Immune responses are the biological reactions of cells and fluids to an outside substance the body does not recognise as its own. Such immune responses play roles in disease, including lung disease spurred on by cigarette use.
The study, published in the American Journal of Respiratory and Critical Care Medicine, looked at possible biomarkers of harm in the lungs and found that in some ways using e-cigarettes could be just as bad as smoking cigarettes.
Researchers from University North Carolina (UNC) in the US compared sputum samples from 15 e-cigarette users, 14 current cigarette smokers and 15 non-smokers.
They found e-cigarette users uniquely exhibited significant increases in: Neutrophil granulocyte – and neutrophil-extracellular-trap (NET)-related proteins in their airways.
Although neutrophils are important in fighting pathogens, left unchecked neutrophils can contribute to inflammatory lung diseases, such as Chronic Obstructive Pulmonary Disease (COPD) and cystic fibrosis, researchers said.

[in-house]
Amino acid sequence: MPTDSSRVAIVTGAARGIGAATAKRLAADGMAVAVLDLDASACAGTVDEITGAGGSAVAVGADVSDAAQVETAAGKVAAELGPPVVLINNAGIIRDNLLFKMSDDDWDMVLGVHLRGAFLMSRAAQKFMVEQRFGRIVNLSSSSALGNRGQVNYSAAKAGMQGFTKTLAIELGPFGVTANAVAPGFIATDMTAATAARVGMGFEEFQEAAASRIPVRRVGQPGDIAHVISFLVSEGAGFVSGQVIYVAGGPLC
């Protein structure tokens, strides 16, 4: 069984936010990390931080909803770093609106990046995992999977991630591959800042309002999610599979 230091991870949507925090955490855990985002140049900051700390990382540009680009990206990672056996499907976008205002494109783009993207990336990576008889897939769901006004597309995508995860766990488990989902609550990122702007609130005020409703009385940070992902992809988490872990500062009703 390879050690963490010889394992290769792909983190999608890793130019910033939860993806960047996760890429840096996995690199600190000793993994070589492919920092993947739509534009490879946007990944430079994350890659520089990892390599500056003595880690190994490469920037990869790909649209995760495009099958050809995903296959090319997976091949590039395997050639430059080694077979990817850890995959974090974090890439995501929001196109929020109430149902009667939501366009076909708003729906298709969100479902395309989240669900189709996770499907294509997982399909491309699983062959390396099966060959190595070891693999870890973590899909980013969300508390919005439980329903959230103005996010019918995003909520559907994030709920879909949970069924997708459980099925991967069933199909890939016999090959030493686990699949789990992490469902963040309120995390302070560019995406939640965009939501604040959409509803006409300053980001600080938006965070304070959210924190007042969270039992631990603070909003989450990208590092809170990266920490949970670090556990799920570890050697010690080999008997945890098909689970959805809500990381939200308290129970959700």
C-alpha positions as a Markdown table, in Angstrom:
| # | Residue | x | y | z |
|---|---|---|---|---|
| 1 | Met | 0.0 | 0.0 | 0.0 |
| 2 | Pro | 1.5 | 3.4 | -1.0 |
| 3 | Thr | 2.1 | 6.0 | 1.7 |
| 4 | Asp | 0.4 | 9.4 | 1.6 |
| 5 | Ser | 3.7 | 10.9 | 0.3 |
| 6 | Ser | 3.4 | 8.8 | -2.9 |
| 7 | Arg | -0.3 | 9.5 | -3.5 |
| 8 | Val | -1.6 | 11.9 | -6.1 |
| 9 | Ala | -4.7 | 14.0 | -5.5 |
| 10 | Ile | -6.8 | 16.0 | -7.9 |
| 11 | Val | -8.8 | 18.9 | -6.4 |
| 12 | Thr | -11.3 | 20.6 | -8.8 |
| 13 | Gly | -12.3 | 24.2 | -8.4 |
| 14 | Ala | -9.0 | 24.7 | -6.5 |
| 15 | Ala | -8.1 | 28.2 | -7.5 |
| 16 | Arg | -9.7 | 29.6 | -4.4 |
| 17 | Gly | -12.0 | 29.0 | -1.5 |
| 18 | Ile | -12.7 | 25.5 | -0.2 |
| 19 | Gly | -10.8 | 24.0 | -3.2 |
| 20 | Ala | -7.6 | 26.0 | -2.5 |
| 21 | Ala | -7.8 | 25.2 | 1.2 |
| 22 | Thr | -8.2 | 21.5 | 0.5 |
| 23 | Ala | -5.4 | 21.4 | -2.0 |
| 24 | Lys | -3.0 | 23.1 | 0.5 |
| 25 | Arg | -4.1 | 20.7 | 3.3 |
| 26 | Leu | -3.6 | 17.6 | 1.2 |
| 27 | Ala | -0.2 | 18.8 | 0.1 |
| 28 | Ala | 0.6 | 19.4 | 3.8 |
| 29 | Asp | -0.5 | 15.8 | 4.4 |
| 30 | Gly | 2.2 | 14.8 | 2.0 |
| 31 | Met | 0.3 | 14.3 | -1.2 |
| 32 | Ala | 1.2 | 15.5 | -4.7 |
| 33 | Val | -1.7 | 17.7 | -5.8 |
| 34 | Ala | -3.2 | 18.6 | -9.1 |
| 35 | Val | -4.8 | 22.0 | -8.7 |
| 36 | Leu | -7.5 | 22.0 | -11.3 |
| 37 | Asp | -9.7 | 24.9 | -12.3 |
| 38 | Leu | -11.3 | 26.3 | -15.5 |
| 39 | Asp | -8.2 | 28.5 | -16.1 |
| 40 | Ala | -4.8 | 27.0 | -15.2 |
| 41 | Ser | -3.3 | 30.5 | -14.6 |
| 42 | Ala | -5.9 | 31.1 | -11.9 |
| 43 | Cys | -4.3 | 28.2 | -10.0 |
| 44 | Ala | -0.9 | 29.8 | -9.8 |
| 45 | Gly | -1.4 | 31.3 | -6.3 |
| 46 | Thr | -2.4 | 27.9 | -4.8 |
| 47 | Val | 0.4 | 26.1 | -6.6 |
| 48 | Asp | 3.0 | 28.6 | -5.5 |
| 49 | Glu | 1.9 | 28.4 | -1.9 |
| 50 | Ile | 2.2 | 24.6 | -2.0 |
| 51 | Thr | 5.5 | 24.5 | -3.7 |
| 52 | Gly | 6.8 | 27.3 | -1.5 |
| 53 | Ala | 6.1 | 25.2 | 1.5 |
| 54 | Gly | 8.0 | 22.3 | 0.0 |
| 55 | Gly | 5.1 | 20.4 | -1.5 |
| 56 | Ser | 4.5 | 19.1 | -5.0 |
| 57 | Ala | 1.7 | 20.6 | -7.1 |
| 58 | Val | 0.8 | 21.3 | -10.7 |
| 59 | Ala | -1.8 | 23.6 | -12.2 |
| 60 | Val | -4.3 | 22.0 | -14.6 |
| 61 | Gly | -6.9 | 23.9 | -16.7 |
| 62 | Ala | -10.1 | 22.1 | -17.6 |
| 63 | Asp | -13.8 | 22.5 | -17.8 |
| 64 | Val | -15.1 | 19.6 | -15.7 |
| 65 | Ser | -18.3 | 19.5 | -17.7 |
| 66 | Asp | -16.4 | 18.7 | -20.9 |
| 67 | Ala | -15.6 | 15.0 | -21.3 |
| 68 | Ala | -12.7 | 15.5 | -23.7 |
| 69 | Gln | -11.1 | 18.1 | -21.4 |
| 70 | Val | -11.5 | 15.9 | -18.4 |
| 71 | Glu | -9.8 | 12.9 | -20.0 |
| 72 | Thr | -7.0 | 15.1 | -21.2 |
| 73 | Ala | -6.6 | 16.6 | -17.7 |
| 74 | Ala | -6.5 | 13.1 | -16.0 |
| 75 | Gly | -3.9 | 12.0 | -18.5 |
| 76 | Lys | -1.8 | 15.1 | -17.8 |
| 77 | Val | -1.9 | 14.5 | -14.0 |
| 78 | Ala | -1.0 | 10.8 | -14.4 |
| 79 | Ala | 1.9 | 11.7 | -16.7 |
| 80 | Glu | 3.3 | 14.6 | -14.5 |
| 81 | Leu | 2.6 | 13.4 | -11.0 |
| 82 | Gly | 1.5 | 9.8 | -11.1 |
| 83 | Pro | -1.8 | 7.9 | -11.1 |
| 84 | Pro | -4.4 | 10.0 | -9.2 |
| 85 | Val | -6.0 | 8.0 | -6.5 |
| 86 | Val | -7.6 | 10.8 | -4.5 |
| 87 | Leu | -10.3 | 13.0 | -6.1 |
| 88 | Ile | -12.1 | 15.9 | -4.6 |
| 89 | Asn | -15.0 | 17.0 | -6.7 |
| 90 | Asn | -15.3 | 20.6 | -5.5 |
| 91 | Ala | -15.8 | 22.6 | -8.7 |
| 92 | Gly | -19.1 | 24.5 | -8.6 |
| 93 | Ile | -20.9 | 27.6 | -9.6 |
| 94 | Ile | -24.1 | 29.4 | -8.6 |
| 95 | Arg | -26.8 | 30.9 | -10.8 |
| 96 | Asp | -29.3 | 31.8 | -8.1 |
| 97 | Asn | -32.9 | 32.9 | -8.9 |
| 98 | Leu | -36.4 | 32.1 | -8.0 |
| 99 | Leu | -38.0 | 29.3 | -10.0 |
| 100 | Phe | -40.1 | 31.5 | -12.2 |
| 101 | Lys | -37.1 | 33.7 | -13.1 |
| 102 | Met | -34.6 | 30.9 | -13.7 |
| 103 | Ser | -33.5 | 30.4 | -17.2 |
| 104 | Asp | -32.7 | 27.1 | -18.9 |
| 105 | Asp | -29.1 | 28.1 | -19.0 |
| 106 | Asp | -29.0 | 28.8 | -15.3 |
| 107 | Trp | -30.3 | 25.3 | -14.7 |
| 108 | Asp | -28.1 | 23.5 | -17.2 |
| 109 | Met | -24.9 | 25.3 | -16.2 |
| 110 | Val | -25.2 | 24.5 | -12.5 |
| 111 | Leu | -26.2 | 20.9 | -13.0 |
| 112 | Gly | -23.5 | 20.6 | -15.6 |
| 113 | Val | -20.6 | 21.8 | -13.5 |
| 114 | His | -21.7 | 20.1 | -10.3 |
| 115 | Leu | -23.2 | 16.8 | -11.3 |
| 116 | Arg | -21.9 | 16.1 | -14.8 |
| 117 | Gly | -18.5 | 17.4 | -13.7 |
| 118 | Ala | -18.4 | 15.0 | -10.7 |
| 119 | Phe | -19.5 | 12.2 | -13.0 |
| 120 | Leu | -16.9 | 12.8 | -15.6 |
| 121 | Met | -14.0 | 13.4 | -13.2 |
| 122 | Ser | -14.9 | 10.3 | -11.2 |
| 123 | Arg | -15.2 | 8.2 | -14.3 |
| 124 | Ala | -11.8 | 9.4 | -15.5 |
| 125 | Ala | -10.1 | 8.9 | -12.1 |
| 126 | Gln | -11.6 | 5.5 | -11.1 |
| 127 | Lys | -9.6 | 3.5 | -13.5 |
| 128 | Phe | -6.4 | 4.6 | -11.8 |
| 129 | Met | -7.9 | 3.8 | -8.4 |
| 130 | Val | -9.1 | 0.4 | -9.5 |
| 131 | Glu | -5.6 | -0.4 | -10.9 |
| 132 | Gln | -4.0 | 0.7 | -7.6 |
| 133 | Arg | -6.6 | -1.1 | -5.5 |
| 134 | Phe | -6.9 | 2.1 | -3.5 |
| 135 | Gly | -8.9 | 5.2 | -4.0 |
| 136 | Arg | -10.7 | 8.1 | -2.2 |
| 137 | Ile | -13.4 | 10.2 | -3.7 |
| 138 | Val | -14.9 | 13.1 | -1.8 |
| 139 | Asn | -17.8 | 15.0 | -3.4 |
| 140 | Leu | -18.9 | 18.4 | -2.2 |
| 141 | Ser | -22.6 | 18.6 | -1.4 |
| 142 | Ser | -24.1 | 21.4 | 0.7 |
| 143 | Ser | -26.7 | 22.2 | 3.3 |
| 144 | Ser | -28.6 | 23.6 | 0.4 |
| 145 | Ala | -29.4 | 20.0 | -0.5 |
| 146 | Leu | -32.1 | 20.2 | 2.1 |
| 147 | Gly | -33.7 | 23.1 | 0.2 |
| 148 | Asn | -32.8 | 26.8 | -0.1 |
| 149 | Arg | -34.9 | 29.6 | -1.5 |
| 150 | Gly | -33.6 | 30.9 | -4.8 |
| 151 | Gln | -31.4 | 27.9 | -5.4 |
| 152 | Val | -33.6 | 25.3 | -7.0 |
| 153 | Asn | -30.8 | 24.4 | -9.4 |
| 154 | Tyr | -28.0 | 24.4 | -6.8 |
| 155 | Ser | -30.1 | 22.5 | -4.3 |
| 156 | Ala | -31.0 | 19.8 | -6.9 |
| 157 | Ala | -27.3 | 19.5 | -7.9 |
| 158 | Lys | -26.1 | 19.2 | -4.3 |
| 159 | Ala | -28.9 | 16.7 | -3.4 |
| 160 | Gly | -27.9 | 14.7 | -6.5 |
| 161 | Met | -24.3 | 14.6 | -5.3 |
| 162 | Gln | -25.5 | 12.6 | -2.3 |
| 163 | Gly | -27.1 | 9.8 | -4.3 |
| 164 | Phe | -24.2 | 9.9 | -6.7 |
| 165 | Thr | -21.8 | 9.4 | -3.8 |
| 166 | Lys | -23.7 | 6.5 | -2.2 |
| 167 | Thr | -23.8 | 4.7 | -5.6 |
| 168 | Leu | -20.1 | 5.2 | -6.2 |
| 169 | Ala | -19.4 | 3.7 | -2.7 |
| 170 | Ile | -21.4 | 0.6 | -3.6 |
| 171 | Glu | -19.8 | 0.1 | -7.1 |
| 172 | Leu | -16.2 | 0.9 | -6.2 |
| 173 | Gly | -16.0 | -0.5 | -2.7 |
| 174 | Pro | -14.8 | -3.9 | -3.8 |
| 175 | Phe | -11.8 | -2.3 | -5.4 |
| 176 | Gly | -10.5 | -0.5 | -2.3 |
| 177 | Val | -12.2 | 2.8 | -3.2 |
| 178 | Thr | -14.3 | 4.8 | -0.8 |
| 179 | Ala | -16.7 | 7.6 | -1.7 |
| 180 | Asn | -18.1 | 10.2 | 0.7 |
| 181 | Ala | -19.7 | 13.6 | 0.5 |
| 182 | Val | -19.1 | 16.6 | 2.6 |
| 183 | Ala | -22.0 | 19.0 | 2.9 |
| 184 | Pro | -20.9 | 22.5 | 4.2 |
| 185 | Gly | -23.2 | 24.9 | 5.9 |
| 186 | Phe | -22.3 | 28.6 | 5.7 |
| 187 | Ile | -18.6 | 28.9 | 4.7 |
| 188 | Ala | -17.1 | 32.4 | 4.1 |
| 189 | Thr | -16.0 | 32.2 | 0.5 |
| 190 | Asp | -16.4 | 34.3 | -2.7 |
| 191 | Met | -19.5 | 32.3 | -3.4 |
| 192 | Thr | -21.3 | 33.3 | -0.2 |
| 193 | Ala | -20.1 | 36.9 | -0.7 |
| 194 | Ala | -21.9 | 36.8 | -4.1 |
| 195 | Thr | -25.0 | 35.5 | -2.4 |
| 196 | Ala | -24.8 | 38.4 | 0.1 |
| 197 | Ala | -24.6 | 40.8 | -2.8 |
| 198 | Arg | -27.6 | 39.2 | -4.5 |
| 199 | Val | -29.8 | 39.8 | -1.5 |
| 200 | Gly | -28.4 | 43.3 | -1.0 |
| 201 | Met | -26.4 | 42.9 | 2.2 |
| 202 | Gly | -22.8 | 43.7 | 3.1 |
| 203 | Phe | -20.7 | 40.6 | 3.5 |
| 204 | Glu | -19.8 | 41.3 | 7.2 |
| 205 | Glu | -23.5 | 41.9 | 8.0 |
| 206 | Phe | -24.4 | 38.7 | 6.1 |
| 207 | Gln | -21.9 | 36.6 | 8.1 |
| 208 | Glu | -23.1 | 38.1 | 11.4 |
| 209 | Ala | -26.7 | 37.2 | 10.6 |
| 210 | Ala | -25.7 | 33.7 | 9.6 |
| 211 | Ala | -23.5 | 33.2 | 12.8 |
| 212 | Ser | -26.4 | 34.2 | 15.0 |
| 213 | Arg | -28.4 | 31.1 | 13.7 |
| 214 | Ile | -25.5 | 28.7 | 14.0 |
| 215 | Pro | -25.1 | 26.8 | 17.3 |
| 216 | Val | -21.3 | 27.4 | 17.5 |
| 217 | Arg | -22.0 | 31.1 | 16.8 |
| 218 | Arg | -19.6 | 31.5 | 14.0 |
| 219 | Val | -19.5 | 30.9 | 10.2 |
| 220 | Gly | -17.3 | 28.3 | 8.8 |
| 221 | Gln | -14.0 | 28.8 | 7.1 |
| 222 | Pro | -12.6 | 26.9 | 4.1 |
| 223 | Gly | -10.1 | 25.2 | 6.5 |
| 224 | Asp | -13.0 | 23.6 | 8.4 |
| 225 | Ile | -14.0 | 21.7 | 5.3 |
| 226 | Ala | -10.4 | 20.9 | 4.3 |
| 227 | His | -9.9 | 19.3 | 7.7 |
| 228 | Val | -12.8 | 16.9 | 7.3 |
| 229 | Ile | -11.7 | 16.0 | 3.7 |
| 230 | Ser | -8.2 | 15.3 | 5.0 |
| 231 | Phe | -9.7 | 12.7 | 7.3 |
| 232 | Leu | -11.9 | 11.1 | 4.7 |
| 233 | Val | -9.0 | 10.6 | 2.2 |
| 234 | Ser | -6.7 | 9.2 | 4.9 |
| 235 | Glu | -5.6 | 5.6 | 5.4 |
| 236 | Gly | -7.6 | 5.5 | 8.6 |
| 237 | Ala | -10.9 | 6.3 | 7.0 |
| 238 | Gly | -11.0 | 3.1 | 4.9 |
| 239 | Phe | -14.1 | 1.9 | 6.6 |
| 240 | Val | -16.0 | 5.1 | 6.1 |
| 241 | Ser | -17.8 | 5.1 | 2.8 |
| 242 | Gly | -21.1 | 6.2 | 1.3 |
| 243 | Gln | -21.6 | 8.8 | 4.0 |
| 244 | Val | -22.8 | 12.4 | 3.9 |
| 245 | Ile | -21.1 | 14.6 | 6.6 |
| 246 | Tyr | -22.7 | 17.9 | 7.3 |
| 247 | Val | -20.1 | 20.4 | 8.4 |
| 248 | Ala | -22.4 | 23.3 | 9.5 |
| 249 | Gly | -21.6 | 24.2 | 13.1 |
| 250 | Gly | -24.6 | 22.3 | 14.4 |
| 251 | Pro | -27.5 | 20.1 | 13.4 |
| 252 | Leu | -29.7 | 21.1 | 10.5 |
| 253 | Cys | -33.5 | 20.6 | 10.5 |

E-cigarette users also showed significant increases in NETs outside the lung, researchers said.
NETs are associated with cell death in the epithelial and endothelium, the tissues lining blood vessels and organs, researchers said.
The study also found that e-cigarettes produced some of the same negative consequences as cigarettes.
Both e-cigarette and cigarette users exhibited significant increases in biomarkers of oxidative stress and activation of innate defence mechanisms associated with lung disease.
“Our data shows that e-cigarettes have a signature of harm in the lung that is both similar to what we see in cigarette smokers and unique in other ways,” said Mehmet Kesimer, from the UNC School of Medicine.
“This research challenges the concept that switching to e-cigarettes is a healthier alternative,” Kesimer said.